Florida Law ensures that a surviving spouse of someone who died intestate (without a will) still receives or is entitled to a portion of the estate. But what happens if you marry someone who already has a will and for whatever reason failed to update it? Florida Statue 732.301 addresses this, calling a surviving spouse in this situation a Pretermitted Spouse. A pretermitted spouse will receive the same share of the estate that they would have received if the deceased spouse had died intestate, as defined in Florida Statues 733.805 and 732.102. None of this is applicable though, to a decedent who resides in a different state but owns property in Florida. In that case, the law of the state the decedent resided in will control the distribution of the property, unless the testator expressly chooses in the will that Florida law is to be applied. Saunders v. Saunders, 796 So.2d 1253 (Fla. 1st DCA 2001).
1. If provision has been made for or waived by the surviving spouse in a prenuptial or postnuptial agreement.
2. If the surviving spouse is provided for in the will that was drafted before the marriage.
3. If the will drafted before the marriage specifically discloses an intention for no provision to be made for the surviving spouse.
The case of Ganier’s Estate v. Ganier’s Estate, determines that the primary purpose of the pretermitted spouse rule is to ensure that the decedent spouse considered the surviving spouse as a spouse when making their will. Ganier’s Estate v. Ganier’s Estate, 418 So.2d 256 (Fla. 1982). If two people are married, with wills making provision for each other, the provisions of that will as regards the surviving spouse are voided if the parties divorce and subsequently remarry, and the surviving spouse will be considered a pretermitted spouse. Bauer v. Reese, 161 So.2d 678 (Fla. 1st DCA 1964). The case of In re Steinert’s Estate, states that a named beneficiary in a will made before the marriage does not constitute “provided for in the will” as regards being a spouse, and the surviving spouse will be permitted to take from the estate as a pretermitted spouse. In re Steinert’s Estate, 137 So.2d 856 (Fla 2d DCA 1962). However, the surviving spouse has the burden of proof to establish that a provision for them in a pre-marriage will does not meet the statutory definition of being provided for in the will as a spouse. In re Livingston’s Estate, 172 So.2d 619 (Fla. 2d DCA 1965). In short, if a surviving spouse is not mentioned in a will drafted before the marriage, they still have an interest in the estate. It would certainly be easier though, to make sure you update your will after you get married!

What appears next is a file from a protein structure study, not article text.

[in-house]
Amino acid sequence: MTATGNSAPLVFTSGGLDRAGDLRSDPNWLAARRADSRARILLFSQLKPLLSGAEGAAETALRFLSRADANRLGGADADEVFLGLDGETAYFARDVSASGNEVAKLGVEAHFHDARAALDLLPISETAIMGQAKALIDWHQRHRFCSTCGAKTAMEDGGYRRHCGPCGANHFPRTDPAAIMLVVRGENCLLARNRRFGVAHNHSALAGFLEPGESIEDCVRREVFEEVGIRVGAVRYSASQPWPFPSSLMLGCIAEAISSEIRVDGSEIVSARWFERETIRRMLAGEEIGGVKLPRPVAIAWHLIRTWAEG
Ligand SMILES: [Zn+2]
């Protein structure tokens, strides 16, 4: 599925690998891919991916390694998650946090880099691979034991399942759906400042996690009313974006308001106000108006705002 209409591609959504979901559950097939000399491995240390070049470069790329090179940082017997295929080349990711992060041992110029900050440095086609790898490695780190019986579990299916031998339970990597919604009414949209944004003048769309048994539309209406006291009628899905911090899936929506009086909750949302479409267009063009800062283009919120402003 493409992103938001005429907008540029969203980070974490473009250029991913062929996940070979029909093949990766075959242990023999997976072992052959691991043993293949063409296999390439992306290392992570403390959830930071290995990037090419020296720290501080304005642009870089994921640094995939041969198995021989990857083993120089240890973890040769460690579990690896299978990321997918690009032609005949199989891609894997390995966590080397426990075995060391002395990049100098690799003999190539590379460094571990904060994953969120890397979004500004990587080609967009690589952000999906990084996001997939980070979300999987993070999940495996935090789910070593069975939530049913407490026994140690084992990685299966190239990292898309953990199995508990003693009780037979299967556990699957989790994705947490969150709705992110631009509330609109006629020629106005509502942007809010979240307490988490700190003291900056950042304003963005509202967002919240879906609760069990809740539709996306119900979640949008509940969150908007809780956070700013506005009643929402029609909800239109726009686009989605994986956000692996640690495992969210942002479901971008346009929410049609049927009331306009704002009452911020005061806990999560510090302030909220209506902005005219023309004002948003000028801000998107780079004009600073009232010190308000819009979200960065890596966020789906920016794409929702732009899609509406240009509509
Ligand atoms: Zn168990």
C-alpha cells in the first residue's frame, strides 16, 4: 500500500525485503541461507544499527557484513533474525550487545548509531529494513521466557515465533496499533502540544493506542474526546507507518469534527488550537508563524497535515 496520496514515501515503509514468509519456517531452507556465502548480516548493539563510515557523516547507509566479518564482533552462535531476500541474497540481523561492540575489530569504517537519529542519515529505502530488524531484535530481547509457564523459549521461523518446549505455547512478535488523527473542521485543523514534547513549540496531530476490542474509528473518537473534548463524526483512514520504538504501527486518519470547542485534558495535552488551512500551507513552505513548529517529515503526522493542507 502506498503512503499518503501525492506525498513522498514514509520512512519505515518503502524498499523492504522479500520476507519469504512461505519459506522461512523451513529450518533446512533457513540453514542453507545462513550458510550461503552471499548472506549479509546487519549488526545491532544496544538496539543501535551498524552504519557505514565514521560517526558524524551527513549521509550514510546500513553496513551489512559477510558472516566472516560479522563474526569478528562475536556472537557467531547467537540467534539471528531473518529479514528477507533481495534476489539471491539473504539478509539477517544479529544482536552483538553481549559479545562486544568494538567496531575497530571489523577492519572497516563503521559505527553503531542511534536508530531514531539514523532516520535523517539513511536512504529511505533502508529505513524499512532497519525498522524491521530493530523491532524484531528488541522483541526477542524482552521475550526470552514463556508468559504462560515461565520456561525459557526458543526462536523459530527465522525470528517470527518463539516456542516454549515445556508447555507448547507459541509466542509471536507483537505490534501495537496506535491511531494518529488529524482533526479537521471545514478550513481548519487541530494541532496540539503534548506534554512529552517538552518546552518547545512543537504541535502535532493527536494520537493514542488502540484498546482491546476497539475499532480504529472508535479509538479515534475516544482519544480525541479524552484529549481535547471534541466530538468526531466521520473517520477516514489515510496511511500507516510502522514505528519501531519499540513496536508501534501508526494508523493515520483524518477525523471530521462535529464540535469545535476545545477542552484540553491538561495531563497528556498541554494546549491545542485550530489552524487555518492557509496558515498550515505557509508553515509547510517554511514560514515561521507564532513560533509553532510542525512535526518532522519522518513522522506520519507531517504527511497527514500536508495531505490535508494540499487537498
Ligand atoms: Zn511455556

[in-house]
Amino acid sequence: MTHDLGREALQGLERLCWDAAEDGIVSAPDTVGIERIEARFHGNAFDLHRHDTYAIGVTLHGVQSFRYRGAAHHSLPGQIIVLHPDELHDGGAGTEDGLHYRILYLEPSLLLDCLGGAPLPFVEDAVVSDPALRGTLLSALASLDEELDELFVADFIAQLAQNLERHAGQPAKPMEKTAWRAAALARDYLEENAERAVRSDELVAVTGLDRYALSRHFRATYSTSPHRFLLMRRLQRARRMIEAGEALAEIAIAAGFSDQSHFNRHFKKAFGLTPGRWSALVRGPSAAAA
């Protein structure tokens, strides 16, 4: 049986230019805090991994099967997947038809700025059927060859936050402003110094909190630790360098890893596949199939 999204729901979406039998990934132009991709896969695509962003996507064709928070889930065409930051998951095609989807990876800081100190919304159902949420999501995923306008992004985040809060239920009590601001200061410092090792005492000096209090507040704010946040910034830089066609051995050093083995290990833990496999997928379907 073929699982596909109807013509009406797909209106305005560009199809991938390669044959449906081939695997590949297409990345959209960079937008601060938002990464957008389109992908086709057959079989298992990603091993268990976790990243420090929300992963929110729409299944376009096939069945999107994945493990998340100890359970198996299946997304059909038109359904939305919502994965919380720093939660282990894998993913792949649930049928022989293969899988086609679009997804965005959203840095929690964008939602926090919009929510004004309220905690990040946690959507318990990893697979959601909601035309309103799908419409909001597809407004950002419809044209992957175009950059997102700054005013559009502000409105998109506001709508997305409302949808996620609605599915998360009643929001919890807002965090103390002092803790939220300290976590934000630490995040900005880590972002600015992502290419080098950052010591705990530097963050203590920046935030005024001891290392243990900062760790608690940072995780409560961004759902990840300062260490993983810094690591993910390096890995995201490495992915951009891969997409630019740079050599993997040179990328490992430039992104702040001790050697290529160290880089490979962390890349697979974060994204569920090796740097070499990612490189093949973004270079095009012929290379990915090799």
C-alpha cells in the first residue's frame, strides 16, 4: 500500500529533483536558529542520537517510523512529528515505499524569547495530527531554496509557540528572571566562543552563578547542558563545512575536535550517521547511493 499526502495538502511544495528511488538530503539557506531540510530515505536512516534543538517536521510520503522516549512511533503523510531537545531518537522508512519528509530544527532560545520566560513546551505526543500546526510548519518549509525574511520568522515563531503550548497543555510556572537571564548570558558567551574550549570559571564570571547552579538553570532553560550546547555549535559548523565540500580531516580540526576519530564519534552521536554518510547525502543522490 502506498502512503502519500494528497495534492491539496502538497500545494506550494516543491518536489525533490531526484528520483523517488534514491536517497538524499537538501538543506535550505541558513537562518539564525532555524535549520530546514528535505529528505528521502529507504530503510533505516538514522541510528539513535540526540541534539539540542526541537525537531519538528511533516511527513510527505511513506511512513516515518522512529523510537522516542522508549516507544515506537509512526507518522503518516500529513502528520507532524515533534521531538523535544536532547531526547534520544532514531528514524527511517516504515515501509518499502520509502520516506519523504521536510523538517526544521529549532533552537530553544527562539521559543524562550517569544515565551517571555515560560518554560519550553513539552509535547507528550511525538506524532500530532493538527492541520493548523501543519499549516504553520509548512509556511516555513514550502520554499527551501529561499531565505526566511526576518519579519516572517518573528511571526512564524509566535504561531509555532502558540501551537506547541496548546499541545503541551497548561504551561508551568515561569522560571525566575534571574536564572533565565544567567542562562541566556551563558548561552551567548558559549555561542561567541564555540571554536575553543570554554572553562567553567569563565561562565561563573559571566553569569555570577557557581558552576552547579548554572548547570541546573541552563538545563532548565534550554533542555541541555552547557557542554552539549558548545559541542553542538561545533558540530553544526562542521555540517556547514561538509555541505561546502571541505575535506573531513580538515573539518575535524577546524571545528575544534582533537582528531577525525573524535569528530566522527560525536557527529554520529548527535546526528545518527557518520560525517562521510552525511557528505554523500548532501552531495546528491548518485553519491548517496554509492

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-Charles Adams, Esq.
Disclaimer: The information contained in this blog/website is for informational purposes only and provides general information about the law but not specific advice. This information should not be used as a substitute for advice from competent legal counsel as laws change and the facts in your specific case need to be analyzed.